Emil Otto Hoppé (1878-1972) was one of the most important art and documentary photographers of the modern era.
Hoppe was born in Munich on the 14 April 1878. He moved to London at the turn of the century, where he began experimenting with photography.
Beginning art photography in 1903 Hoppé was admitted as a member of the Royal Photographic Society where, over the next four years, he regularly exhibited his amateur photographic works. In the same year Hoppé was also associated with The Linked Ring Brotherhood and fellow members Alvin Langdon Coburn, Henry Peach Robinson (1830-1901), and George Davidson (1854-1930), who played an important role in international art photography, maintaining close ties with continental and American groups including the Vienna Camera Club and the Photo Secession, New York.
In 1919, Hoppe began to travel the world in search of new subjects to photograph. He journeyed to Eastern Europe, Africa, the United States, New Zealand, Japan, Indonesia, Singapore and India. The resulting photographs were published in a number of books, including The Book Fair Women , which included international sitters from differing backgrounds and cultures. The book introduced groundbreaking ideas about beauty; shattering the outdated view held in Britain that true beauty was a Western beauty.
Hoppe was also a prolific street, portrait, landscape and travel photographer. In the 1930s Hoppe increasingly went out on the streets to look for interesting people and situations to photograph. The results were often published in photo-series featured in magazines such as Weekly Illustrated . In order to photograph unobtrusively, Hoppe would wrap the quietest camera available to him, a fixed-focus Brownie, in a paper bag with a slit for the lens. This enabled him to photograph daily London life with remarkable spontaneity.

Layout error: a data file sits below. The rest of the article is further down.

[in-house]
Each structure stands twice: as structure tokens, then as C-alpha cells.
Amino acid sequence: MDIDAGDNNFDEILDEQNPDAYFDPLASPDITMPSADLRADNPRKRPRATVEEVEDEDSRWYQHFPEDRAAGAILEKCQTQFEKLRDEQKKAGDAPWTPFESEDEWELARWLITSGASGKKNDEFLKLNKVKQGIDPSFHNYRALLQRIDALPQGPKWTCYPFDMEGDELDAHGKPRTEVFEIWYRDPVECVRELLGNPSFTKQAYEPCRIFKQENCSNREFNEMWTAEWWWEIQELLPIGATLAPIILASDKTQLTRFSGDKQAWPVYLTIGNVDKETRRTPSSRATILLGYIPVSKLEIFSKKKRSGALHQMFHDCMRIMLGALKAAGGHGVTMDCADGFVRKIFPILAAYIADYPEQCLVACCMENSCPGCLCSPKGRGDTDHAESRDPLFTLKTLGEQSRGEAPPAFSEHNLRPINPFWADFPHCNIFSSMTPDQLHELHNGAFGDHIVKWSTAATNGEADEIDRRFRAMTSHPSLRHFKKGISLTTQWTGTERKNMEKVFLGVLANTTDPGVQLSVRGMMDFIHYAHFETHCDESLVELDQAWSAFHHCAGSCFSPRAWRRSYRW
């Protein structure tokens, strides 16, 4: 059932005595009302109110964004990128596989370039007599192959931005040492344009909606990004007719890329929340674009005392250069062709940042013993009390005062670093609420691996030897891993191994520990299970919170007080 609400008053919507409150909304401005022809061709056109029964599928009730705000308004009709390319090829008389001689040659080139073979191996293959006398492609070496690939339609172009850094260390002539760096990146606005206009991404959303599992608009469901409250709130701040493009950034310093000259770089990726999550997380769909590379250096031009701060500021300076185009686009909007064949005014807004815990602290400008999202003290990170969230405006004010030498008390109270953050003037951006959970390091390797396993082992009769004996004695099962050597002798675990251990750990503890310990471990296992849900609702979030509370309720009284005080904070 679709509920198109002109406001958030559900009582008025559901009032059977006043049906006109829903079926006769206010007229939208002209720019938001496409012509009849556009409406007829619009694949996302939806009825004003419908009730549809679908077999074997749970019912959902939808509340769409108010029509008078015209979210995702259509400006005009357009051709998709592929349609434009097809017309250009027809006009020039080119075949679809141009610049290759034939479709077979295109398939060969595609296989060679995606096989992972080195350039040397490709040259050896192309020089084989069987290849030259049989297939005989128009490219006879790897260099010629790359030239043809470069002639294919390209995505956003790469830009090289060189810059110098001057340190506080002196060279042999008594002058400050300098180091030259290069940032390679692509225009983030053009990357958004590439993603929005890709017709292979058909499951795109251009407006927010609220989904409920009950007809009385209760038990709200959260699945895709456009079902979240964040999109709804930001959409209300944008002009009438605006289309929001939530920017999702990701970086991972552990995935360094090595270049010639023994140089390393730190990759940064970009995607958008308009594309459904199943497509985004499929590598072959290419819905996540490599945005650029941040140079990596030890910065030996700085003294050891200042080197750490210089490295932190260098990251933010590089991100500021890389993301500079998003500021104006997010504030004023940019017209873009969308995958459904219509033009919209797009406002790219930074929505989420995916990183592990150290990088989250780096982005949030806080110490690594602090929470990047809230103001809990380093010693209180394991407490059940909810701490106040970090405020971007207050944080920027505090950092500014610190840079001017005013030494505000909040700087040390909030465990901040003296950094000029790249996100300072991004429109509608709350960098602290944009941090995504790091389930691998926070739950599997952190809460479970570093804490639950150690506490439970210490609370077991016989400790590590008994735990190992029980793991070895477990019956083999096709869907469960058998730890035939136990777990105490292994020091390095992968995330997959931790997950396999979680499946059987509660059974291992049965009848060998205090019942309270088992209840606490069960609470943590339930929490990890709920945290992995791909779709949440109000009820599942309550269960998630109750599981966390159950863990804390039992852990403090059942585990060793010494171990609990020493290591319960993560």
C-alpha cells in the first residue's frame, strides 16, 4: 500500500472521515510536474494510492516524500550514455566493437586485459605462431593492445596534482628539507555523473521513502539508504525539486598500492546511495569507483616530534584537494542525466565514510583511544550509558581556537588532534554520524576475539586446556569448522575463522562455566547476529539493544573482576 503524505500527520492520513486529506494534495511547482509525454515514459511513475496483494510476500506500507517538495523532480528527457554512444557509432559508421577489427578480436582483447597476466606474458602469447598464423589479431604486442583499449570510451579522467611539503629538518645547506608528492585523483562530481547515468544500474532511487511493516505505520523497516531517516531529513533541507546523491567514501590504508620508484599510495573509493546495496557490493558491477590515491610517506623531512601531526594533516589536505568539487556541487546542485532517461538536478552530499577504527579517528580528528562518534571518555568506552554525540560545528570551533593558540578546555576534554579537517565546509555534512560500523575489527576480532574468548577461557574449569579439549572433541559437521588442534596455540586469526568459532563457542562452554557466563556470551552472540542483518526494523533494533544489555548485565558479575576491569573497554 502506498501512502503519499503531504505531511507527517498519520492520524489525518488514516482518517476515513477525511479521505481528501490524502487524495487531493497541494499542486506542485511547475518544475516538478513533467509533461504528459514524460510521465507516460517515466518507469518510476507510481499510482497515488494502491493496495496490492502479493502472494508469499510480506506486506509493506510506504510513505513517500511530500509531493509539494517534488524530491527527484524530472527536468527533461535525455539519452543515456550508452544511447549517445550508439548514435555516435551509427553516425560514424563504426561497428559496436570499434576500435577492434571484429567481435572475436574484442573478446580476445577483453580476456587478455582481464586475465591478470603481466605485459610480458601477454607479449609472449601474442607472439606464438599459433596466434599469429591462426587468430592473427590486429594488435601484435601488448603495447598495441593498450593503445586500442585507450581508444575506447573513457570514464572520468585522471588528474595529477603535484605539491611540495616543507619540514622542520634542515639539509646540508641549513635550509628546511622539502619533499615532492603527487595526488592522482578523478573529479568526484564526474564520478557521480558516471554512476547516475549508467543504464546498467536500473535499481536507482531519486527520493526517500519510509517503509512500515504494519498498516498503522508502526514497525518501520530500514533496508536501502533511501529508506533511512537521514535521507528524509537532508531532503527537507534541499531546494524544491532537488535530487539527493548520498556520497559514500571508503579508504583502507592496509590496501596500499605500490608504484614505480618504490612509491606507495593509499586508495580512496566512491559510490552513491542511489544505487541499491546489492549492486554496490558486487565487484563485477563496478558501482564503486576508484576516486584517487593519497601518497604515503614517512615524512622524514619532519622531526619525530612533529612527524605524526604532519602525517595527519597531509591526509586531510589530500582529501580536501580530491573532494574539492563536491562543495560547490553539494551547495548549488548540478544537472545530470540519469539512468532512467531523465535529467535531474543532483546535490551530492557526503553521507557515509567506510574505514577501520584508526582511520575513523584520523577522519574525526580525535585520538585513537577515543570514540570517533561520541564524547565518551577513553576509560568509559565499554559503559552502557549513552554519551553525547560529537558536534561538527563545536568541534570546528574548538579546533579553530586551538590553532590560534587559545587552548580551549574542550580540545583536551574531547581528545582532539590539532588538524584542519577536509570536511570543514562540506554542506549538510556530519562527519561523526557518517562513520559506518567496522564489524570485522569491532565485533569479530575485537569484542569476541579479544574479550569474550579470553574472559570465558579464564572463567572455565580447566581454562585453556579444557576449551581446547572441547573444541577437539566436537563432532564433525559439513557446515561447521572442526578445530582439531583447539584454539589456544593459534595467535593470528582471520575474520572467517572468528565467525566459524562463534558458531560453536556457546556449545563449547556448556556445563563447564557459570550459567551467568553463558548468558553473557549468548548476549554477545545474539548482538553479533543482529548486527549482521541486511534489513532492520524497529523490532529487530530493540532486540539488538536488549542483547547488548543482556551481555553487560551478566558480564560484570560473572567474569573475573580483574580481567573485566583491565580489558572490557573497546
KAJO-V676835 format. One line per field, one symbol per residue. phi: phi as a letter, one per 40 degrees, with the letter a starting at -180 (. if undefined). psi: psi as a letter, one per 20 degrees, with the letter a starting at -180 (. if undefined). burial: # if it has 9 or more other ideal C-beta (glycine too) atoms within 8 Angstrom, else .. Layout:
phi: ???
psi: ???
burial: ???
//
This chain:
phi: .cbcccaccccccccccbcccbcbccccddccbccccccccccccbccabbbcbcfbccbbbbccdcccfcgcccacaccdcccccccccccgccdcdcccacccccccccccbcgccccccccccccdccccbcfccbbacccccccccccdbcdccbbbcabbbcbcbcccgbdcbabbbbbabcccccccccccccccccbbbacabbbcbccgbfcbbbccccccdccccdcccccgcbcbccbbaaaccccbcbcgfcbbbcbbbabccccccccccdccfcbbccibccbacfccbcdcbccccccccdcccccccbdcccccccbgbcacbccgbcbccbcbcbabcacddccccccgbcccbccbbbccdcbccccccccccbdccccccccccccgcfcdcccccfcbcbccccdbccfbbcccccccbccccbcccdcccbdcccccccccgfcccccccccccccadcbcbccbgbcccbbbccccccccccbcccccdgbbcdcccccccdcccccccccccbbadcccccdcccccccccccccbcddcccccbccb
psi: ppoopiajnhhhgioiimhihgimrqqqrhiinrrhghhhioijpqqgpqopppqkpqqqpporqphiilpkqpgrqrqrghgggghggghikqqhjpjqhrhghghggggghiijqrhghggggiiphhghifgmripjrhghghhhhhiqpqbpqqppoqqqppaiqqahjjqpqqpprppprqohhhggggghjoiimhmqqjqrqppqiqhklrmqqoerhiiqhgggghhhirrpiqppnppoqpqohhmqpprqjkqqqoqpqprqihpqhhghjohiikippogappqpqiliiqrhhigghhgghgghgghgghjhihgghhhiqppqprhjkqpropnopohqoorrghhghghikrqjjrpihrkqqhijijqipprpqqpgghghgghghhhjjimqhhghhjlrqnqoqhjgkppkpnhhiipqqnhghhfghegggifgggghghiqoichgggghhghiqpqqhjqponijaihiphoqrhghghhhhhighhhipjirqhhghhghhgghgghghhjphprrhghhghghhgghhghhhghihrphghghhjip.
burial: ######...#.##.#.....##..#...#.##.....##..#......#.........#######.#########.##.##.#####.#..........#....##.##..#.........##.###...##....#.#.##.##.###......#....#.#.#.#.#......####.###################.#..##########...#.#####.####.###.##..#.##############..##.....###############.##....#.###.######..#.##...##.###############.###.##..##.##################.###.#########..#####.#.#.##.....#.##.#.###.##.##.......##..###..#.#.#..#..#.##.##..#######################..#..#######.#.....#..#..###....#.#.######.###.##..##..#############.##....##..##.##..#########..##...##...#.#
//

As a portrait photographer, his strikingly modernist portraits describe a virtual Who’s Who of important personalities in the arts, literature, and politics in Great Britain and the US between the wars. Among the hundreds of well-known figures he photographed were George Bernard Shaw, H.G. Wells, A.A. Milne, T.S. Eliot, Ezra Pound, G.K. Chesterton, Leon Bakst, Vaslav Nijinsky and the dancers of the Ballets Russes, and Queen Mary, King George, and other members of the Royal Family.
Hoppe was obscured from photographic history when, aged 76, he decided to sell five decades worth of work to a London picture library, the Mansell Collection. Filed anonymously by subject, Hoppe’s work lost all notion of authorship. His work remained in the collection for over thirty years after Hoppe’s death, and was not fully accessible to the public until the collection closed down and was acquired by new owners in the United States.
You can discover more his work here.